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Double Thumb: Beyond sextuplets

Discussion in 'Technique [BG]' started by embellisher, Aug 18, 2002.

  1. embellisher

    embellisher Holy Ghost filled Bass Player Supporting Member

    EGADS! Not another double thumb thread!:eek:

    I have been working on the standard sextuplet that Victor Wooten uses. Slap open string, left hand hammer two notes in succession, slap downstroke, slap upstroke, pop. I've got that one down pretty good, even on my six string.

    But now, my brain cannot comprehend how to extend this technique further. So, I need some guidance from you slap gurus out there.:) What can I do to take it to the next level?
  2. Lipis Roman

    Lipis Roman

    Mar 5, 2002
    I'm definitely no slap guru, but there's a couple things I practice that you might be interested in. One thing I work on is to do what you have described only I start of with a muted right hand slap before the open string slap, and I add an extra pop at the end. It's kinda tricky to really get em rolling one after the other (for me anyway) but it sounds pretty damn cool when you get it flowing.

    One of the other things I'm working on is basically the same thing only you ommit the first muted right hand slap and keep the double pop (I know there's a word of that) at the end.

    I hope this has been of some use to ya.

    [edit] Forgot to mention. On applying the muted slap to the technique you described, I found it easier to apply double thumbing to that. Meaning that I do the muted slap on the down stroke and I pluck the open string on the up stroke afterwards. I find it to be more of a fluent motion that way, seems more natural. Hope that makes sense, I'm not to he best at describing this stuff in text.
  3. embellisher

    embellisher Holy Ghost filled Bass Player Supporting Member

    Thanks for the tips. They took a few moments to digest, but after thinking about them, they now make perfect sense. Two more things to work into my technique drills.:cool:
  4. Lipis Roman

    Lipis Roman

    Mar 5, 2002
    No problem man, enjoy.:)
  5. Poparad


    Jan 18, 2002

    There's a transcription of Classical Thump. I'm working on that one right now and there are a lot of ideas for using the double thumbing that aren't sextuplets/triplets. Sometimes the feel for sixteenths is hard since the hand motion is in threes but the music is in fours.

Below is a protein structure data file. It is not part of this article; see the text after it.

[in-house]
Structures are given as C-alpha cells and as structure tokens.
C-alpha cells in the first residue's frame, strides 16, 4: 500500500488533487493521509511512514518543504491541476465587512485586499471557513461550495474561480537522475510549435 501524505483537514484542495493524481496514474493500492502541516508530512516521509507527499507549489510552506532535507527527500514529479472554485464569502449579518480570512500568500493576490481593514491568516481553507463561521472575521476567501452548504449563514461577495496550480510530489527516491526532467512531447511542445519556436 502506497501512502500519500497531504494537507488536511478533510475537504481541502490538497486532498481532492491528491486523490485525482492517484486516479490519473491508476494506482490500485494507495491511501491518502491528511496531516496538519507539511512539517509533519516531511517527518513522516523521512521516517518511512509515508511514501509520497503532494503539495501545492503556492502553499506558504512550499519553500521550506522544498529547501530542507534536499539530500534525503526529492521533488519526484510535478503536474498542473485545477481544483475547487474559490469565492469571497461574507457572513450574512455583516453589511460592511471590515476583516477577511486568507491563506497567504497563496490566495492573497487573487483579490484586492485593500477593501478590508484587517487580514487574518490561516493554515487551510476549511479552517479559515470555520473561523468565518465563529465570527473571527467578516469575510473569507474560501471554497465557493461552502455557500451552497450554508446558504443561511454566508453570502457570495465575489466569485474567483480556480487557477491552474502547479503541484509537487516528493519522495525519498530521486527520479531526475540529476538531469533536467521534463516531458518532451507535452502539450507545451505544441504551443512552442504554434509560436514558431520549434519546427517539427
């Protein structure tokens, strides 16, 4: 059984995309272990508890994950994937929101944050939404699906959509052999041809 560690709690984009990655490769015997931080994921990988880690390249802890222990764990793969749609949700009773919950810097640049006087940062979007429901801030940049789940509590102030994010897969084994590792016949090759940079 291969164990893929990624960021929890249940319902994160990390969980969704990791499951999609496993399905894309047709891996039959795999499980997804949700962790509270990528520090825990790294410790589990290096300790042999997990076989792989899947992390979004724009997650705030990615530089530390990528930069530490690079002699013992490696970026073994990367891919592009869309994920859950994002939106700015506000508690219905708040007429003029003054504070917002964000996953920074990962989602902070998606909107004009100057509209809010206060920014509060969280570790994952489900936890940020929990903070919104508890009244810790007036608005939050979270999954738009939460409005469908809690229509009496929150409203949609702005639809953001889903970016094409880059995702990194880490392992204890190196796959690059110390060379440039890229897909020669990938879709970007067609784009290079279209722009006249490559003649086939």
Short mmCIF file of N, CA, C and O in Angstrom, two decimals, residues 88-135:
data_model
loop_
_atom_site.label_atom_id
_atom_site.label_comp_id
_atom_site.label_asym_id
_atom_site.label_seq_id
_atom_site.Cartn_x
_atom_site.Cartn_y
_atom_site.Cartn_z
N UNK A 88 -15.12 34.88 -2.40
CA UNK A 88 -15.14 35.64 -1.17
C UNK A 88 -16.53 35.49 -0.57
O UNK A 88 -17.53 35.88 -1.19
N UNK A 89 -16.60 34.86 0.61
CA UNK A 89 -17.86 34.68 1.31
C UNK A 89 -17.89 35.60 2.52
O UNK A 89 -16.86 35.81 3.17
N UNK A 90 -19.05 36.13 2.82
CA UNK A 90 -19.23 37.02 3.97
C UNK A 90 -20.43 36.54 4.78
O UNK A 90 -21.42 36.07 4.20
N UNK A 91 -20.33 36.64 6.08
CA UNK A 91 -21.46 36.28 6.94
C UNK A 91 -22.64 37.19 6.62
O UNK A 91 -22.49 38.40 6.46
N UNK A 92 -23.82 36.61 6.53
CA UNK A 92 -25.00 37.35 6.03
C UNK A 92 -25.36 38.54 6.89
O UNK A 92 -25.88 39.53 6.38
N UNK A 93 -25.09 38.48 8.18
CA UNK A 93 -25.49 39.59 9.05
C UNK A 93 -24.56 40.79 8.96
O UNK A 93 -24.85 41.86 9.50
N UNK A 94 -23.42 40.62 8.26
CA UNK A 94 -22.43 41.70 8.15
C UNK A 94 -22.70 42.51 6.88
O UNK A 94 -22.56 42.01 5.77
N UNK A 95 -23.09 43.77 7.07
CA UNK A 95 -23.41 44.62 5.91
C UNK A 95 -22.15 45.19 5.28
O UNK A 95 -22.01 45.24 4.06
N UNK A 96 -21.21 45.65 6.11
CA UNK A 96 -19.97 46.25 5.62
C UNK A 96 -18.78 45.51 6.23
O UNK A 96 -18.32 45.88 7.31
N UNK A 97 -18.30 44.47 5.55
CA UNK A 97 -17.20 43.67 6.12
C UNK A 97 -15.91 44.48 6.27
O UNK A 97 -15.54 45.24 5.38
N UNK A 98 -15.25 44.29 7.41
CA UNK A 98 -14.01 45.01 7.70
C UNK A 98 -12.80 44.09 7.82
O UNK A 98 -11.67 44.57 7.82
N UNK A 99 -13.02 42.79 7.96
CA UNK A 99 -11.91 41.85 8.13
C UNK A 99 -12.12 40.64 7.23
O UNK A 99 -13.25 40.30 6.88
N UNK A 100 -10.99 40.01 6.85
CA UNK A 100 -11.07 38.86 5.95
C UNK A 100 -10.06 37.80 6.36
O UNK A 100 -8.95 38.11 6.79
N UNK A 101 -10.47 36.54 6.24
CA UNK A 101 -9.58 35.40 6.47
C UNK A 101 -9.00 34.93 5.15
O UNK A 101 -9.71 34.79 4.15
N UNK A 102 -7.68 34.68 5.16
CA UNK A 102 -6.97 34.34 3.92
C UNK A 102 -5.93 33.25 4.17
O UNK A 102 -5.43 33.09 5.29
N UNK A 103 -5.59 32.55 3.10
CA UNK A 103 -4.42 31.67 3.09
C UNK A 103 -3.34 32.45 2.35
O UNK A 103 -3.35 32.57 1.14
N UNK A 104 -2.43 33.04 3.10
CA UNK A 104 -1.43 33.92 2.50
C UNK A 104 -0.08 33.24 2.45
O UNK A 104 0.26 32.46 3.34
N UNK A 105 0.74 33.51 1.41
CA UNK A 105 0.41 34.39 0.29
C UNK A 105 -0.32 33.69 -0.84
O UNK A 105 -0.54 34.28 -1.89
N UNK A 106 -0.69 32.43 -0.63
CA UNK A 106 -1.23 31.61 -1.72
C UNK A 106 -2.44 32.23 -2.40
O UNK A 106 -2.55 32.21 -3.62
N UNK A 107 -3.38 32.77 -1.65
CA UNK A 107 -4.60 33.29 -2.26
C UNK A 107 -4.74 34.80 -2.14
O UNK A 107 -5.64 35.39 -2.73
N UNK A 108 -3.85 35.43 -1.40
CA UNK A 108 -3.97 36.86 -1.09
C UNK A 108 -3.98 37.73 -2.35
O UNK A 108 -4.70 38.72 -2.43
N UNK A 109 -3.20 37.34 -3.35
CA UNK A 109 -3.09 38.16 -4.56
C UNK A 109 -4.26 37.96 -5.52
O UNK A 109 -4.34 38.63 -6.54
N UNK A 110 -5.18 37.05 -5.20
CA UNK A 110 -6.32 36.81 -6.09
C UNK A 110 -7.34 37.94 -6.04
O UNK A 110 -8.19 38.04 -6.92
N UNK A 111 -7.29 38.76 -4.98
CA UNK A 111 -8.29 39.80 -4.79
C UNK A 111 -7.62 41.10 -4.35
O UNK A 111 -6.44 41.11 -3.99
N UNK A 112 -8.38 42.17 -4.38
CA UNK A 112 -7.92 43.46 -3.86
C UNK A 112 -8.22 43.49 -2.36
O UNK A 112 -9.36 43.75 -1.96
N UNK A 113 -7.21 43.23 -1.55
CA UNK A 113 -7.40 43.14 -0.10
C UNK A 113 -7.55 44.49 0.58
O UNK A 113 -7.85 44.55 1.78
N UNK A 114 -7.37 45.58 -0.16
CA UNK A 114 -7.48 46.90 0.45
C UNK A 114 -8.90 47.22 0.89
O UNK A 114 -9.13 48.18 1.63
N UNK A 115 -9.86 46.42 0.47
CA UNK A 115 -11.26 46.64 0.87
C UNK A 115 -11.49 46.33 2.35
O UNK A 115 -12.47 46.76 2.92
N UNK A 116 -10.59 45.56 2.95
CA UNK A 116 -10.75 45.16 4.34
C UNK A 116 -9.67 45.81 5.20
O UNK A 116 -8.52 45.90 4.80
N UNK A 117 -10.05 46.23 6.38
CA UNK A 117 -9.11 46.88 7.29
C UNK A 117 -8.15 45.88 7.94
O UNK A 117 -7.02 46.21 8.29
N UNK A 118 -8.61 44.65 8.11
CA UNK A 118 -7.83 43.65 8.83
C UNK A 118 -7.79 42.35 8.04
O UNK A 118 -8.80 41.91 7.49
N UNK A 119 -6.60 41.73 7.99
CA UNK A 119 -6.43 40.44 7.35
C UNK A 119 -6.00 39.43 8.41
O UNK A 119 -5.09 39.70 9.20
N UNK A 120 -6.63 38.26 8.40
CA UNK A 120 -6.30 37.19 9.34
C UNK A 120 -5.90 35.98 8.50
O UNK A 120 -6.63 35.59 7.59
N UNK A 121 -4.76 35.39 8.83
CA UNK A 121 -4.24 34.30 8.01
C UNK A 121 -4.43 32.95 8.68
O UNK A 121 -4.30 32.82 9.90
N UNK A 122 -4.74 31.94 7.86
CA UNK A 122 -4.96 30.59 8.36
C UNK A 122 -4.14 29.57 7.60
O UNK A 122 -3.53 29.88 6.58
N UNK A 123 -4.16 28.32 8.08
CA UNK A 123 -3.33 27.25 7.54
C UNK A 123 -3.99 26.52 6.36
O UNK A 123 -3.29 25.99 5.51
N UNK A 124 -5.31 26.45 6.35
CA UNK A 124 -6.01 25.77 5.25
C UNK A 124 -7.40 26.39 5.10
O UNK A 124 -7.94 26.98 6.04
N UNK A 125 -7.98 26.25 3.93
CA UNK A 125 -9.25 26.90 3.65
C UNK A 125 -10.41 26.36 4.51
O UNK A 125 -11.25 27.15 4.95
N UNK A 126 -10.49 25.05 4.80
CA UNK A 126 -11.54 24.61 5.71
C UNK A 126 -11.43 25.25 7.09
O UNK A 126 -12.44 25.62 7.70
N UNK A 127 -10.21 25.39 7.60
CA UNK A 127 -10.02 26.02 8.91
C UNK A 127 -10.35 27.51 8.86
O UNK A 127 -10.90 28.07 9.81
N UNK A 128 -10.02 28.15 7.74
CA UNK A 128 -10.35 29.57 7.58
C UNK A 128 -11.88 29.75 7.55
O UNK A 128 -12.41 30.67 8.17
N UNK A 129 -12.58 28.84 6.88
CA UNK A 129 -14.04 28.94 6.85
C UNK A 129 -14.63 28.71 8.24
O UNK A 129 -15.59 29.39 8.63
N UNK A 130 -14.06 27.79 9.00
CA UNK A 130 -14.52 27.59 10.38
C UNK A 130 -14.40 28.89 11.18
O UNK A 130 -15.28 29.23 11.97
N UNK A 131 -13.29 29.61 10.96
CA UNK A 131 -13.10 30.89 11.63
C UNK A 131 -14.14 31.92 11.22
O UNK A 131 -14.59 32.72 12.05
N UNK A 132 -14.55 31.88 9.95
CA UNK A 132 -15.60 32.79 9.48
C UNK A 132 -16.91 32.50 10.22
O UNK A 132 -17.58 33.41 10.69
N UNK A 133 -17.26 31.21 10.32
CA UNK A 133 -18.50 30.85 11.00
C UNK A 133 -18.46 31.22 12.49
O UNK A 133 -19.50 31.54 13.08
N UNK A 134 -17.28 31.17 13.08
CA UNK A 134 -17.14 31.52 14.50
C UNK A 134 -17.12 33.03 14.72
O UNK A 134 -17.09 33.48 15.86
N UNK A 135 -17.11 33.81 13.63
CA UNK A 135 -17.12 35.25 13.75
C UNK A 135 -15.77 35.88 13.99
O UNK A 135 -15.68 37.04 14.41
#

6. Wrong Robot

    Wrong Robot Guest

    Apr 8, 2002
    well, about two months ago I sat down, learned classical thump(well the best I could muster by ear)
    and spent hours daily working on my double thumb techniques.
    one thing I came across(in response to embezzler's initial post)
    is a little stretch from a standard double thumb tech...but it provides more than six notes
    basically it involves strumming down with you index and middle(off set a bit) at the end of the sextuplet
    combined with another slight hammer on and its nine notes....though its stretching the whole "how many notes can you get with one down up motion"
    this is really something for the upper strings....I don't know...its really just a thought..I haven't really gotten good at it yet.
    thinking about a better way to describe it...I fall short...but maybe it wil help a little :)

    double thumb is a fun technique...but after using it a while I realize how much of a novelty type use-every-once-in-a-while-to-spice-things-up-and-not-
    throughout the-whole-song type technique

    double thump slap/pop meets flamenco strumming stuffis is a kindof describtion that I just thought of :)
  7. Christopher


    Apr 28, 2000
    New York, NY
    The easiest way to take it further is to eliminate the fingers. Just play everything you normally play, except using thumb-up and thumb-down strokes only.

    Adding fingers only promotes "pattern playing."
  8. Wrong Robot

    Wrong Robot Guest

    Apr 8, 2002
    eliminating the fingers will get your thumb used to the up/down thing to begin with....but if you already have that down then the next step is to incorperate your fingers. at least the way I see it.

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